One of the biggest foundations of high sales is increasing your company’s conversion rates. After all, companies that have a solid approach to conversion optimization are more likely to double their sales.
So why don’t companies spend more time on their conversion optimization?
One word: Routine. It’s easy to get caught up in the day-to-day rituals and just be content with what you currently have. But if you want to continue moving toward your company’s goals and visions, ask yourself these three questions to find out if your conversions could be doing better:
1. What are you offering?
Sure, you can answer this question without a moment’s hesitation – but can your employees? Can your clients? What you have as a visual in your head may not be portrayed as well on your website. A few points may have been missed, or you might be conveying the wrong message.
Take a look at your website and try to keep the mindset of a brand-new customer. Is there enough information to give an accurate representation of the product or service your company offers?
Go around and ask a few employees what they think it is your company offers. If you get a handful of similar answers, you know you need to get some training in. Your employees are your best salespeople. Make sure they know the ins and outs of the services you offer.
Is there enough value to persuade your users to make a purchase decision? Almost 96% of users don’t plan to buy their first time on a website. Make sure your content offers information from the start, so they can make informed decisions moving forward.
2. Can you ask for less?
Picture this: You’ve finally decided to buy the car of your dreams. But first, you need to fill out this form. Then, you need to fill out this document. After that, you fill out this paper.
See where we’re going with this?
If a customer has to jump through hoops to get to the end result – aka a purchase – they are going to get discouraged quickly and bounce off our page. Making lengthy, detailed forms or information to be filled out upon purchase will only end up harming your bottom line.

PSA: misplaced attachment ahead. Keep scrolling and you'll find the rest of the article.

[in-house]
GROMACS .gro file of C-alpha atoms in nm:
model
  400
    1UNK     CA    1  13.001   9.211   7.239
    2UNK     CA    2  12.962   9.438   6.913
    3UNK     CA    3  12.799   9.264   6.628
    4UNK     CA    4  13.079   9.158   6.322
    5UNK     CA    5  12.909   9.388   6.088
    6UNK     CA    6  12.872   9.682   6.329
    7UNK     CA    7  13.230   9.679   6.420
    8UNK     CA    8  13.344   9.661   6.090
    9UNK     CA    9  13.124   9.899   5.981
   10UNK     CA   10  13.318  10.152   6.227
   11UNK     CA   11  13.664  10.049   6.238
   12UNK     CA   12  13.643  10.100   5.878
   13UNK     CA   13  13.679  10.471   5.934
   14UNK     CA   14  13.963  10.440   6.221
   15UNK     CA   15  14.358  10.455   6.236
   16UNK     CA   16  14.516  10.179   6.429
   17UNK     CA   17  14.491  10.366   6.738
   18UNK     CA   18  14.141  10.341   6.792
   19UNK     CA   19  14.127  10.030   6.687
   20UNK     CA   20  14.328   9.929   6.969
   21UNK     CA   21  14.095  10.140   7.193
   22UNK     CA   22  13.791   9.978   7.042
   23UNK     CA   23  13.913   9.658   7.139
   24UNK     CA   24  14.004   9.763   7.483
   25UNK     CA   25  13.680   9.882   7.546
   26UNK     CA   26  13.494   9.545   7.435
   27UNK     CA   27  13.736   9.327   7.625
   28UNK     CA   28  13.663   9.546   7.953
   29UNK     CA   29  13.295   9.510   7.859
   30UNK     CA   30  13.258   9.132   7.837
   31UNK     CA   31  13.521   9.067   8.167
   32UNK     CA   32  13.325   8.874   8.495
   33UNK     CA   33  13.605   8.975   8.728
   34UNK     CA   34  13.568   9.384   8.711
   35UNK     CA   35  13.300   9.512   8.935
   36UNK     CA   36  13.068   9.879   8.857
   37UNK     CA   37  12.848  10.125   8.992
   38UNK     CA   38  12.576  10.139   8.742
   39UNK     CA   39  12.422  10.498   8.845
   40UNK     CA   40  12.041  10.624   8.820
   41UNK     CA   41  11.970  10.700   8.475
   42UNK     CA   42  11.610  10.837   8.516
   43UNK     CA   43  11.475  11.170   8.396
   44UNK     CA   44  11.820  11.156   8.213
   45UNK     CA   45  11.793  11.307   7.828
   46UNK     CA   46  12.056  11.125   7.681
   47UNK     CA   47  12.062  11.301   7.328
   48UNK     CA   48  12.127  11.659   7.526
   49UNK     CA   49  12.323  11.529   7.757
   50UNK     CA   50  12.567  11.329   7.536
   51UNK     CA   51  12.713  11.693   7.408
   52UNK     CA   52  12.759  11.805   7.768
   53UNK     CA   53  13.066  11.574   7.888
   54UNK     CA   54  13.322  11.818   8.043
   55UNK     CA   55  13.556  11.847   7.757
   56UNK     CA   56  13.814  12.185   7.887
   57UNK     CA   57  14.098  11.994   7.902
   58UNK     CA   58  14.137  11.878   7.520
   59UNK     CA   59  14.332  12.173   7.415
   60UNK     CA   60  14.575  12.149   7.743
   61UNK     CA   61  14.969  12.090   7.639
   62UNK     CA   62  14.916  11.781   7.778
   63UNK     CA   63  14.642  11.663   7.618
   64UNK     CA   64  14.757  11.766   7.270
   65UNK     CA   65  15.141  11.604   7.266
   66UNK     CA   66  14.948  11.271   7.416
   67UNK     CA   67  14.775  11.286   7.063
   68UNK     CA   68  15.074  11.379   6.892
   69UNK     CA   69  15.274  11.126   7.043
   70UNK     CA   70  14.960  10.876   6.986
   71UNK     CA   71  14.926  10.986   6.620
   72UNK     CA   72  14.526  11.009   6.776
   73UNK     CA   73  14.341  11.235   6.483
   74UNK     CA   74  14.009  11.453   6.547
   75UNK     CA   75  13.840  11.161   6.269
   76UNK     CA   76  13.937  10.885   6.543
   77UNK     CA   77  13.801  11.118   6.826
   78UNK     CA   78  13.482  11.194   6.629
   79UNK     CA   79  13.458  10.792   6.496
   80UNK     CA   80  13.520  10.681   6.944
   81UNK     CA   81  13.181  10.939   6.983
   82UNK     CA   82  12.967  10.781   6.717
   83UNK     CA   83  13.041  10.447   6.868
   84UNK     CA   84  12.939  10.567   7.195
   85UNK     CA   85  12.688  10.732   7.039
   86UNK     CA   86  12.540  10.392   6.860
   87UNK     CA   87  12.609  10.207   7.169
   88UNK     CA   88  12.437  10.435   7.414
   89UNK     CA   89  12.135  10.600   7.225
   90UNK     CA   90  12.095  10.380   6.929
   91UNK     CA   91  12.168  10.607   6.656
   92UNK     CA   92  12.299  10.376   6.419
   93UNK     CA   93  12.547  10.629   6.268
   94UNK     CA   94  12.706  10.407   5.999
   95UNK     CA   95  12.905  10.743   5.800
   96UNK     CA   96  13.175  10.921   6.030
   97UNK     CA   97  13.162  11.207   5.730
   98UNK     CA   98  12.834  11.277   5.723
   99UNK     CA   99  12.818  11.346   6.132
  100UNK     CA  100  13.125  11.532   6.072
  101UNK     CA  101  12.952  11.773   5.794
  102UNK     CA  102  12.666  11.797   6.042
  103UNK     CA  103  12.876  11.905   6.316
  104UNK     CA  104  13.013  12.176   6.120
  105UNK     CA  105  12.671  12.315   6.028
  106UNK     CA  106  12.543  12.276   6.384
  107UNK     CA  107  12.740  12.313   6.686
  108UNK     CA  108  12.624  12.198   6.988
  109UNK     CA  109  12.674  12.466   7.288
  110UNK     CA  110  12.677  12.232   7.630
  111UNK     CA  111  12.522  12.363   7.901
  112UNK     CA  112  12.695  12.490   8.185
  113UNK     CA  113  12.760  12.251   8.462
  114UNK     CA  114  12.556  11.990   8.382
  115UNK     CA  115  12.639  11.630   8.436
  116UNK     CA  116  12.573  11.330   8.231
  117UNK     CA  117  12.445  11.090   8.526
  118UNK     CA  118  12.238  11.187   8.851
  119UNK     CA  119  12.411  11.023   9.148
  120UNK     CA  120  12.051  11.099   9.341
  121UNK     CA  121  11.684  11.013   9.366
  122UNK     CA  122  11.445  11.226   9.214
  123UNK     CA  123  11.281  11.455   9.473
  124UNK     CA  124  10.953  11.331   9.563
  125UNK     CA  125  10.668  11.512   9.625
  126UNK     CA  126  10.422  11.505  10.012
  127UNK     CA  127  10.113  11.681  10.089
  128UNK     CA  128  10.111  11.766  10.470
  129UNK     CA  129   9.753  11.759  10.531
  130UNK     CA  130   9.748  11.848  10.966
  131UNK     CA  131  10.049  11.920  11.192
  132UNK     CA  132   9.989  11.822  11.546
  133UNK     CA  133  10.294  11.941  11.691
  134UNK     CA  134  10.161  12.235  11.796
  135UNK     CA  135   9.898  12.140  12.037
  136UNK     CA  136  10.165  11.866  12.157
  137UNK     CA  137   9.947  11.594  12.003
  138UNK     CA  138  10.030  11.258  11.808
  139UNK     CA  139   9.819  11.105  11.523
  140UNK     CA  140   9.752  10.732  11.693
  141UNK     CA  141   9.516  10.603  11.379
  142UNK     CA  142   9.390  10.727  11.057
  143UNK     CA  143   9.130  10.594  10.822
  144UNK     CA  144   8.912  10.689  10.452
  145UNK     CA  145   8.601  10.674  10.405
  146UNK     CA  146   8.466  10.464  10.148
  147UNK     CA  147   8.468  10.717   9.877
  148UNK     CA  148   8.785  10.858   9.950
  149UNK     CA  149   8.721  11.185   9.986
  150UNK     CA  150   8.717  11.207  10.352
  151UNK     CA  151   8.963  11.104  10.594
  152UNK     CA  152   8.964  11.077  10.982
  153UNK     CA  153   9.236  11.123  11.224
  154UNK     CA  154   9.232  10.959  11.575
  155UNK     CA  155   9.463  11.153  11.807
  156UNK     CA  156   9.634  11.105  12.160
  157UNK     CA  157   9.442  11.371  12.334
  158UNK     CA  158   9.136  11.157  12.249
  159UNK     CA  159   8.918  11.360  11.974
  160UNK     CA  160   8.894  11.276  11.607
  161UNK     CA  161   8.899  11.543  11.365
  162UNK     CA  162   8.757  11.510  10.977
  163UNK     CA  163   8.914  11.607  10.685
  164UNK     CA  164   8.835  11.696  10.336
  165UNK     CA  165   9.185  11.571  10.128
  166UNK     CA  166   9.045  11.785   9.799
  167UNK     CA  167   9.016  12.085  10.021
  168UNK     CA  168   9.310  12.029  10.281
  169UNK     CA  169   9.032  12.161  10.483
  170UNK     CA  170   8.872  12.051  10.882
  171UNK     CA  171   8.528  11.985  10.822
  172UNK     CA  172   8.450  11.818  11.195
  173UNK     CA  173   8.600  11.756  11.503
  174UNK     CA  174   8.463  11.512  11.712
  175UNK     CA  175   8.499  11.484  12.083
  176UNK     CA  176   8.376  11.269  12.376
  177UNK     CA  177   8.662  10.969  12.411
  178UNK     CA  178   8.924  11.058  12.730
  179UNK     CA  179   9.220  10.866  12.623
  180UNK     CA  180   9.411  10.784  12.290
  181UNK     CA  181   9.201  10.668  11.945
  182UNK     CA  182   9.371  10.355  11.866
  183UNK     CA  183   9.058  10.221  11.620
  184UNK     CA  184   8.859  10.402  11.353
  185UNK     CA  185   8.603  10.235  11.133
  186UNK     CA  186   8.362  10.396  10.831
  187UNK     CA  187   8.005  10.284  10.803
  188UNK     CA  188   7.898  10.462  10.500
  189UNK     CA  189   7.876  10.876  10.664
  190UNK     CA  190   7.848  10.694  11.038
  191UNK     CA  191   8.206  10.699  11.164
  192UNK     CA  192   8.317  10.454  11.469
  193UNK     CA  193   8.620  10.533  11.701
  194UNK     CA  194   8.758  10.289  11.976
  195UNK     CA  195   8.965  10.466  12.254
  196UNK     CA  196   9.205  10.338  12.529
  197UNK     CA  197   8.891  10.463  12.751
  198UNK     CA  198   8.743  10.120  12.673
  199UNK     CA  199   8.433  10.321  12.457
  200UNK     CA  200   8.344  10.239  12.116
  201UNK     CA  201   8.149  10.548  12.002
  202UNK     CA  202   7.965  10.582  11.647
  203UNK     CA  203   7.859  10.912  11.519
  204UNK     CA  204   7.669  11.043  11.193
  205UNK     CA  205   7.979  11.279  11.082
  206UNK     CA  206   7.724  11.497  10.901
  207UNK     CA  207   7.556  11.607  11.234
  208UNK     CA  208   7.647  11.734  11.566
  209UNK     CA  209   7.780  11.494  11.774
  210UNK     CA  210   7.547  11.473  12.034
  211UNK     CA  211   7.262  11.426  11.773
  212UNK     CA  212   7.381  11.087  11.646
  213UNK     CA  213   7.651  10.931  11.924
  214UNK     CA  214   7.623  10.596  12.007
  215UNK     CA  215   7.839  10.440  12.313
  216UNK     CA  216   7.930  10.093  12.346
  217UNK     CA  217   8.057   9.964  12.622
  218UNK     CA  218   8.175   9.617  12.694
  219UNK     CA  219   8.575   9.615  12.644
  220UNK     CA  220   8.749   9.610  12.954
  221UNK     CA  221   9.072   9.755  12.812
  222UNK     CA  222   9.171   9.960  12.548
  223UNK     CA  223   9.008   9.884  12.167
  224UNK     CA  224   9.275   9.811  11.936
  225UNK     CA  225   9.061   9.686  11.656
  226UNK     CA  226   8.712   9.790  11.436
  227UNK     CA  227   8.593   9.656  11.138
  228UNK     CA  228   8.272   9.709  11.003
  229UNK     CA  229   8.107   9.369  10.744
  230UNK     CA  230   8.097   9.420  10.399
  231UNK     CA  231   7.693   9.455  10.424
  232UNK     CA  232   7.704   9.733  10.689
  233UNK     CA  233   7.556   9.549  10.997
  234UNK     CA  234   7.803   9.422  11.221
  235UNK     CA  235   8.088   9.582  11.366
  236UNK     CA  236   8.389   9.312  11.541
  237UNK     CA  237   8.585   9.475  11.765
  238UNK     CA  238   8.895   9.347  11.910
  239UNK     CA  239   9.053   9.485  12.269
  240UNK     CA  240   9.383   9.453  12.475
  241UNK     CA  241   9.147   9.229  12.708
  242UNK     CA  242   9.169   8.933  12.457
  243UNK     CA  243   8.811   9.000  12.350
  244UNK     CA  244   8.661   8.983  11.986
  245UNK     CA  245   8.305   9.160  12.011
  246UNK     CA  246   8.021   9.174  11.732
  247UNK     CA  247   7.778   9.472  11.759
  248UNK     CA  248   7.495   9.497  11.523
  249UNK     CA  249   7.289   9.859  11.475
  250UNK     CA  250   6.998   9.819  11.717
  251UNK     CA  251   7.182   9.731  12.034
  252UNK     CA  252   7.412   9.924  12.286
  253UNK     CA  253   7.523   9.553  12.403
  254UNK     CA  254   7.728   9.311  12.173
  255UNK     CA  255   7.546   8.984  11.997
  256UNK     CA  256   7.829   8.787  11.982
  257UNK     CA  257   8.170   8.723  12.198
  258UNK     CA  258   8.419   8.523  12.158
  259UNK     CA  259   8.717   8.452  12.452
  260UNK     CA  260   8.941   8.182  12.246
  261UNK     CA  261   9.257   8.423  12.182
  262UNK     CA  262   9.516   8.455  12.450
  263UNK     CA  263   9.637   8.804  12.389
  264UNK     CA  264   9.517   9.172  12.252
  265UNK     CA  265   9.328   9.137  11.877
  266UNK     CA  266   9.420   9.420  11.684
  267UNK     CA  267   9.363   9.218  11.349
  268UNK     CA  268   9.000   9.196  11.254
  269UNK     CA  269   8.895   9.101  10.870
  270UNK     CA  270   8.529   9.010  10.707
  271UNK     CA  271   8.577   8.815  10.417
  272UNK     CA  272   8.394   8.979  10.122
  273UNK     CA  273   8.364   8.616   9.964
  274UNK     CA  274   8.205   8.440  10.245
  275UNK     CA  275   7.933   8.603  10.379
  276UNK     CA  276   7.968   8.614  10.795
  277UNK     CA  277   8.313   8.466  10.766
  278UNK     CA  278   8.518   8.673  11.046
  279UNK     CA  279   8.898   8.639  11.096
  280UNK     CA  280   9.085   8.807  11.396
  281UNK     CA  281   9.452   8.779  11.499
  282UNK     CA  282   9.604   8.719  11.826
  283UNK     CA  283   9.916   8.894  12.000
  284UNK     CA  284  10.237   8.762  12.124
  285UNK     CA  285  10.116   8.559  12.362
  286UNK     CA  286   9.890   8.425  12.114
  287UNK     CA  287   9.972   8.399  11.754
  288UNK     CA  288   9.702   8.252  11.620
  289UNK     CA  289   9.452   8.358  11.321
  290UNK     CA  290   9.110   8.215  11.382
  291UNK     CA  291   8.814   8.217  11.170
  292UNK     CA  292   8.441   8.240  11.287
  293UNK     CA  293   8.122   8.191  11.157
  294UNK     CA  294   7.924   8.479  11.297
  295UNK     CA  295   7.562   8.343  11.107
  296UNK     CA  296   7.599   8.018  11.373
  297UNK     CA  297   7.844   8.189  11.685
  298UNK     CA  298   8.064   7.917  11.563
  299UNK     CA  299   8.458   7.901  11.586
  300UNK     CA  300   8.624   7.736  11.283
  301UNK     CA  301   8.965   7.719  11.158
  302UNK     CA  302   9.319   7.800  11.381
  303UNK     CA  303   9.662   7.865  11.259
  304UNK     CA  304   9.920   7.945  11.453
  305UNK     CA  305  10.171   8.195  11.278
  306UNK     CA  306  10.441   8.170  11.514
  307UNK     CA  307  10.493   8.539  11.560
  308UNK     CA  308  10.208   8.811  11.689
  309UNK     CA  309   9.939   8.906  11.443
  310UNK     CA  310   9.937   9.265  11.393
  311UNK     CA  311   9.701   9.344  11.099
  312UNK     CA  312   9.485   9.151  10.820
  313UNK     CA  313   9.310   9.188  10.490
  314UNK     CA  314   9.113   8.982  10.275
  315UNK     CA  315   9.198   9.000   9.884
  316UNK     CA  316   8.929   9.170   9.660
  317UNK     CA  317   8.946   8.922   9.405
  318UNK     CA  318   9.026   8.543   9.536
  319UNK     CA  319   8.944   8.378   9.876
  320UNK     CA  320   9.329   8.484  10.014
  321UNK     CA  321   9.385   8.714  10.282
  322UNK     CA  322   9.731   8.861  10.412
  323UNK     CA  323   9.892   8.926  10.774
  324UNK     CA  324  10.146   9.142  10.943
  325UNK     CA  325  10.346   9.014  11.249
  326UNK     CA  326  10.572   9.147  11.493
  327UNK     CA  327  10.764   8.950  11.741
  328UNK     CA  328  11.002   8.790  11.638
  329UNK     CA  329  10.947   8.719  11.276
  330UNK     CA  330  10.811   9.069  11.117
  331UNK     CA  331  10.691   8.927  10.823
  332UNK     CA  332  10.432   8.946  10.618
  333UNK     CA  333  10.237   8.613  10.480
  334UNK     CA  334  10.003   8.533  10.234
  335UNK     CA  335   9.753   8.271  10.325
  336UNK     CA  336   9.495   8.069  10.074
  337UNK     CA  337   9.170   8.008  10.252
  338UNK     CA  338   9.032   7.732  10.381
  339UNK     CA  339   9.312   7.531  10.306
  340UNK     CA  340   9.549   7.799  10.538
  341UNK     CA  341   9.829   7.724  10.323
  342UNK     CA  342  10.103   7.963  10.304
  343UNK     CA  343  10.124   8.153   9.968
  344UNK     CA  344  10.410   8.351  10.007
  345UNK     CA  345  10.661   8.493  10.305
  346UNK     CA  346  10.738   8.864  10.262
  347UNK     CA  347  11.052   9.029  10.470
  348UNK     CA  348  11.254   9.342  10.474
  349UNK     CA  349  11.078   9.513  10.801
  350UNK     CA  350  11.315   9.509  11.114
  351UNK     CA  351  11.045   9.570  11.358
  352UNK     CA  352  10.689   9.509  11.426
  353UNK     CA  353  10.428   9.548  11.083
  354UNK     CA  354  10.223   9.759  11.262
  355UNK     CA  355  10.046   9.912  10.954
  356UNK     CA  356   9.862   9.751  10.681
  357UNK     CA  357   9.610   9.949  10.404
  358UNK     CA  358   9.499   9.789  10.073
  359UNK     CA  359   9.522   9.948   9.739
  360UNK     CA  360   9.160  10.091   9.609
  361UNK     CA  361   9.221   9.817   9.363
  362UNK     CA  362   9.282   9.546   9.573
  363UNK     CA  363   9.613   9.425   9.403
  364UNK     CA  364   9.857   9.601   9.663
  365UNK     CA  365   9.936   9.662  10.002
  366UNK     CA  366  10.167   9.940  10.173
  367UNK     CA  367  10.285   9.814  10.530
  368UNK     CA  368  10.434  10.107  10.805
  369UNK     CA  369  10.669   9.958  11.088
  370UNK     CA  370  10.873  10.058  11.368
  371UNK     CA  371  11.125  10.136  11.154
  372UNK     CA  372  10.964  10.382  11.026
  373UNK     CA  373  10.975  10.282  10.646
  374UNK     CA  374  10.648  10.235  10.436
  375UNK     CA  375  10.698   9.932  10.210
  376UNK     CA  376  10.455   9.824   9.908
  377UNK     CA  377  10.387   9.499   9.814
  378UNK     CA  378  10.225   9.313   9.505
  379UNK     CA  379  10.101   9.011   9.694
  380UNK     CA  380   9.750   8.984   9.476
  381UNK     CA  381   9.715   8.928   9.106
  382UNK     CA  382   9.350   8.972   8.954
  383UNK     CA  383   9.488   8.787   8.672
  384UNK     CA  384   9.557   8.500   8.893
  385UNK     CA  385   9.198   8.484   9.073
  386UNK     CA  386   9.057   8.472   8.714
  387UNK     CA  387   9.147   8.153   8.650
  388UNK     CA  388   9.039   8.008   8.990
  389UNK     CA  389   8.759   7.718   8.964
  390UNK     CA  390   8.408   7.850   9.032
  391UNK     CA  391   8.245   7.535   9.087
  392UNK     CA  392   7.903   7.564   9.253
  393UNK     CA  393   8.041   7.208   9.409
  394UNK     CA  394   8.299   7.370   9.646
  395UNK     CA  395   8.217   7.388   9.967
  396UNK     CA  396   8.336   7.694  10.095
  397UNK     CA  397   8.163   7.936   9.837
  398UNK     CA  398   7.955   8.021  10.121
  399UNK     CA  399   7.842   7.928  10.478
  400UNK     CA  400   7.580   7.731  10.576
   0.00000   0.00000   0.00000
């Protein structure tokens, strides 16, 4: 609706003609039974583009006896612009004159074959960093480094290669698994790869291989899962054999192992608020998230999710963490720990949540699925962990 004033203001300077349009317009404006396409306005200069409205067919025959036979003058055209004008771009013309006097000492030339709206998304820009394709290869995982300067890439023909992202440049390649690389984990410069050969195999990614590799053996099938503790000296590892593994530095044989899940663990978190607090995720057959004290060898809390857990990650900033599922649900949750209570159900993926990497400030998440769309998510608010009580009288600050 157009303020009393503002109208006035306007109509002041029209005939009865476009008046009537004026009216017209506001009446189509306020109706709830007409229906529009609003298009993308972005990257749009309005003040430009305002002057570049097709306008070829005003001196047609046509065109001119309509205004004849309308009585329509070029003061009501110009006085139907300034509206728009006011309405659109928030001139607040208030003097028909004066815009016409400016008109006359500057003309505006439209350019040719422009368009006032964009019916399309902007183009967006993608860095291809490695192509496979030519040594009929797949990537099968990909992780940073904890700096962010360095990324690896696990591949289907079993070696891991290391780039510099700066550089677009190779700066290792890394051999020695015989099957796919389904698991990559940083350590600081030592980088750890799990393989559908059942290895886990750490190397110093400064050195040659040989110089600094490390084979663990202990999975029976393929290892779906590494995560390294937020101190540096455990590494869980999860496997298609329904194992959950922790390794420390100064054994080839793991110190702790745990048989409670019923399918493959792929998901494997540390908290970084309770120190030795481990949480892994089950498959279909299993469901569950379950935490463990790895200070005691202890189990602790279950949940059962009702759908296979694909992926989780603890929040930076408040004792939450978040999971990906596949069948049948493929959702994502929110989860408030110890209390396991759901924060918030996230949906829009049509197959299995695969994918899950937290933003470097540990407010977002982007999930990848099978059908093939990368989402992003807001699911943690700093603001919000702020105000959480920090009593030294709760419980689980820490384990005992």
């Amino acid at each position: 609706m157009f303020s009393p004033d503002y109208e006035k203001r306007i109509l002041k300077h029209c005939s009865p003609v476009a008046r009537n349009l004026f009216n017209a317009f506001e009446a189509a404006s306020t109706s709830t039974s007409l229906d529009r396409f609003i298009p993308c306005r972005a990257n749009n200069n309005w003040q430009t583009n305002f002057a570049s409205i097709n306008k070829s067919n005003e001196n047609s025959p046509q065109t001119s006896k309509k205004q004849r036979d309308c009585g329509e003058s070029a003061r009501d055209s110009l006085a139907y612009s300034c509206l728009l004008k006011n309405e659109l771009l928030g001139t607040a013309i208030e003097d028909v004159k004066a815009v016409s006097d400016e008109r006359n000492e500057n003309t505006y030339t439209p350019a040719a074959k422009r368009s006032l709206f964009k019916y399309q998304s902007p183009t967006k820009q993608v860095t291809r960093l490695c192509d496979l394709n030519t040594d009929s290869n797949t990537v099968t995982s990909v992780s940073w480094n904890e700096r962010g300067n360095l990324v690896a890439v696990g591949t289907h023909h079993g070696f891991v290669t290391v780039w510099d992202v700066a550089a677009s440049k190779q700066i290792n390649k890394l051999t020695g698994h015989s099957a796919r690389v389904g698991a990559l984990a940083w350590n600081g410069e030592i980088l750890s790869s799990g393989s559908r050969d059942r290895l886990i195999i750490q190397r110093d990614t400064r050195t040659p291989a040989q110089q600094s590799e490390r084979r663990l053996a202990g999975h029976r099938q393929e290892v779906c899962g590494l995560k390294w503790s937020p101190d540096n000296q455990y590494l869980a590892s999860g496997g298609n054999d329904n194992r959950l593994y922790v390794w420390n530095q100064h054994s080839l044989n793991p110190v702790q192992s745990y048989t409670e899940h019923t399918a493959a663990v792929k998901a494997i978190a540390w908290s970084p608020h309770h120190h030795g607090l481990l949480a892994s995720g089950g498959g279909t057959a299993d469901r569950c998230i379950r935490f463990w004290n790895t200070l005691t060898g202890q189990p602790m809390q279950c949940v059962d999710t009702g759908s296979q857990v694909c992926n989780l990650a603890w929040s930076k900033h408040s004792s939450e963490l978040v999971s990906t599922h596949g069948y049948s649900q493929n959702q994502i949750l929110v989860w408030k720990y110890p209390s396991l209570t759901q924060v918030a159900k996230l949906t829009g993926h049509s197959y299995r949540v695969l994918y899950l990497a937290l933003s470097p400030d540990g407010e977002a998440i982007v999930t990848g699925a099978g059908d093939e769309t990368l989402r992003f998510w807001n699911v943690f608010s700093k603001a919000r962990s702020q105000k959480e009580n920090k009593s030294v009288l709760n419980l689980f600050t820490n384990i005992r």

Go to your website and check to see if your forms are simple. Can they be completed in a few minutes time? Are they simple and straightforward? You may need to revamp a few of these to make them user-friendlier.
Remember: If a customer can get a product easily somewhere else, they will.
3. Are you following through?
We’ve all been there – a store or manufacturer promised a certain detail, and when you go to cash it in, you find out it isn’t available any more.
Make sure you keep your website updated with all of your promotions, so the customer won’t be let down. There’s nothing worse than broken promises – nothing scares off a customer quite as fast. They will go running right to your competitor.
Make it a point to browse through your website at least once a day and check all guarantees, promises and promotions you have up. If you keep your word with these promises, you won’t only just nail the sale – you will build up your credibility and form long-lasting relationships with customers and future customers.
Never Stop Improving
The goal of a website isn’t to one day wash your hands clean and say, “Well, this is as good as it’ll ever be!” The point of a website is to continually market your company and make improvements.
Never stop trying to make your site better; never stop aiming for more conversions. There are tons of ways you can increase your website’s conversions. Even the smallest of changes can make a huge difference when it comes to conversions.
Need to a few tips to boost your website’s conversions? Try a few of these ideas:
- Do A/B testing
- Create a convincing, concise value proposition
- Cut out the jargon. Keep it simple and conversational
- Deal with objections head-on
- Establish trust with your clients, and
- Offer clear evidence of why they should pick you. Anything from customer testimonials to case studies or tests will serve as obvious proof.
If you have any more questions about the best website conversion techniques contact us today!
Editor’s note: This is an extension of a previous video on Insivia’s website from February 2014.